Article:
14 July 2013

JK Rowling Outed As A Father And Ex-Military Soldier

For popular authors, writing under a pseudonym is freeing. 

This was what Harry Potter author J.K. Rowling was doing when in April, she released a crime-fiction novel called The Cuckoo’s Calling. Up until Saturday, it was assumed that the name on the book, Robert Galbraith, was the author –even though on the publisher’s website, the biography of the Galbraith says he married father of two with an army background and experience in civilian security. It also acknowledged that Robert Galbraith was a pen name. 

Still, the book got rave reviews back in April, with many saying that this tale was too good to be a debut novel by some retired military person. Was then just luck, as sometimes happens in the publishing industry, where a debut novel gets such high praise? Perhaps, but I don’t think anyone thought it could be bestselling author Rowling, who released her first non-Harry Potter book, The Casual Vacancy, last September to tepid reviews, even though it sold very well (and will be turned into a limited series for the BBC).

She’s not the first author to write under a pseudonym. Man Booker Prize winner John Banville publishes detective novels under the name Benjamin Black, while Interview With A Vampire novelist Anne Rice released a series of erotic novels under the name of A.N. Roquelaure. And long-time Stephen King fans have known that the author published four novels under the name Richard Bachman, while prolific romance author Nora Roberts created J.D. Robb as way to release her futuristic crime series (though she’s also uses the names Jill March and Sarah Hardesty).  Fantasy author Robert Jordan, who created the Wheel in Time series was really named James Oliver Rigney, Jr., but he also used Reagan O'Neal for historical fiction as well as Jackson O'Reilly for westerns.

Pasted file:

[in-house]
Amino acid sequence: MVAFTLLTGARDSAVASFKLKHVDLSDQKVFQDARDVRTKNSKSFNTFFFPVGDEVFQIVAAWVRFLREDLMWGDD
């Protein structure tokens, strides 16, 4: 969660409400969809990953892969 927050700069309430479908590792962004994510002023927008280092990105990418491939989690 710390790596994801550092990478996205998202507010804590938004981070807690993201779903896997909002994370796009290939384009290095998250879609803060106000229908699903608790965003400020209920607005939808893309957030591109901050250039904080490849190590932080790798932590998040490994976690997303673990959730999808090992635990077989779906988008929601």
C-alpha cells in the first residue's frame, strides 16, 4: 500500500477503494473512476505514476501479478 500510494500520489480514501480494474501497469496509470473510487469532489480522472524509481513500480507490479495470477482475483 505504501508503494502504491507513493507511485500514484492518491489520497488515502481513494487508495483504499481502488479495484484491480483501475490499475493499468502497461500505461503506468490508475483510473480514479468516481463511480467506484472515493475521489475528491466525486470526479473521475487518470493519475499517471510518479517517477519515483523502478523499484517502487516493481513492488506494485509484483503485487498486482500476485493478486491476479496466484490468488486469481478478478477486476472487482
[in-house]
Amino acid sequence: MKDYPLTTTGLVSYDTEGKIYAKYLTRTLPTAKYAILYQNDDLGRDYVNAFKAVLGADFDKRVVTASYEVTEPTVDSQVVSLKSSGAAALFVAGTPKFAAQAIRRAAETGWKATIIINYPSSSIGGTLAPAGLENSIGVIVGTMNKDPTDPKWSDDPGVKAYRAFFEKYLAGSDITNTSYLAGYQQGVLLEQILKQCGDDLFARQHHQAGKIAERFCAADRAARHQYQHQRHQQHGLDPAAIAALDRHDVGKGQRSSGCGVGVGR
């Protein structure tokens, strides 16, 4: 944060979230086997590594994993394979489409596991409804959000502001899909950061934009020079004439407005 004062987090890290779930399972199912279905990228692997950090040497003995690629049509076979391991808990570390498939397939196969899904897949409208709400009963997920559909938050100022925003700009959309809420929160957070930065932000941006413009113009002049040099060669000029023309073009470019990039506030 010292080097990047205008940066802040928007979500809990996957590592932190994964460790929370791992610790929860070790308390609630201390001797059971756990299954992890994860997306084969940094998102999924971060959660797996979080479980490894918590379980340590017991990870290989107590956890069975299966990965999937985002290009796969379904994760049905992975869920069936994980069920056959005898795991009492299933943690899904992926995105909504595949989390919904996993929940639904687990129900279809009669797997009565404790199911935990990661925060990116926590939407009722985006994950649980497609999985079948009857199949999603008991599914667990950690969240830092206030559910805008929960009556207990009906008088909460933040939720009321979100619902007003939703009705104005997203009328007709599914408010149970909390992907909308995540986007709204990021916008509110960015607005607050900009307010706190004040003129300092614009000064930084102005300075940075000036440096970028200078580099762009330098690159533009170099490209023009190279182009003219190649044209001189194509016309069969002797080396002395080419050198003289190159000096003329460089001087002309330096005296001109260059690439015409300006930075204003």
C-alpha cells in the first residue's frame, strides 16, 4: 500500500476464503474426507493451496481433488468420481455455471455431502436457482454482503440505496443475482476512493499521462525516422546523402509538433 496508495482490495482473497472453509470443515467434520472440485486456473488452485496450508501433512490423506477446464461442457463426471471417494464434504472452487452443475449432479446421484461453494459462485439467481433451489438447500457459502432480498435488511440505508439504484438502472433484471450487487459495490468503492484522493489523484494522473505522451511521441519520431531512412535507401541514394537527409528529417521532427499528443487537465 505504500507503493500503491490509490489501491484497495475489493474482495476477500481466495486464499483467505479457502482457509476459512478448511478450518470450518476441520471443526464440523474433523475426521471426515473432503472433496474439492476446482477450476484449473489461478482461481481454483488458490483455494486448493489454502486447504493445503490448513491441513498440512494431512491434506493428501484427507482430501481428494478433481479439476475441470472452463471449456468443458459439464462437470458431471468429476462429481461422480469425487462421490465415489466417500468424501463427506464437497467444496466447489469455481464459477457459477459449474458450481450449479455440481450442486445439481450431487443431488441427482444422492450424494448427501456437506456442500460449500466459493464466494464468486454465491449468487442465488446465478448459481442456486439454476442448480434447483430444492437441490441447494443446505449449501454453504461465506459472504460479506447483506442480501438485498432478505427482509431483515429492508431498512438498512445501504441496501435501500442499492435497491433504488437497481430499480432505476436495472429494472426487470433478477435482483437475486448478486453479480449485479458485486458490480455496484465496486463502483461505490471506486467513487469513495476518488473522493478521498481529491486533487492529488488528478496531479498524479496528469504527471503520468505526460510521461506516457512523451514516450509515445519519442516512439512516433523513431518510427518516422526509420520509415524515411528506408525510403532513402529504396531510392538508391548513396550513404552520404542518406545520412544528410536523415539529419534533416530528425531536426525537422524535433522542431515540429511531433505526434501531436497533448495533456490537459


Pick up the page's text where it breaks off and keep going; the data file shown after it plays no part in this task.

Why novelist do this is for varying reasons. Mostly, though, it’s because they want to shift genres and thus leave the bestselling name behind so the newest book can stand on its own. Still, this sometimes angers fans, but in my years working in the retail book business, I've also seen fans turn away from authors like Rowling and, in particular, Anne Rice, because they don't want their favorite author doing other stuff. Too many of Rice's fans have told me they avoid her work, unless it's a vampire tale. When Rowling released The Casual Vacancy, many were upset that she took such a one-eighty turn, and pondered why she just didn't give the fans what they want: more tales set at Hogwarts. But, of course, for writers of books, it's never what the fan wants, but what the writer has stuck in their heads and that must be excised. To misunderstand this equation is to misunderstand why people write at all.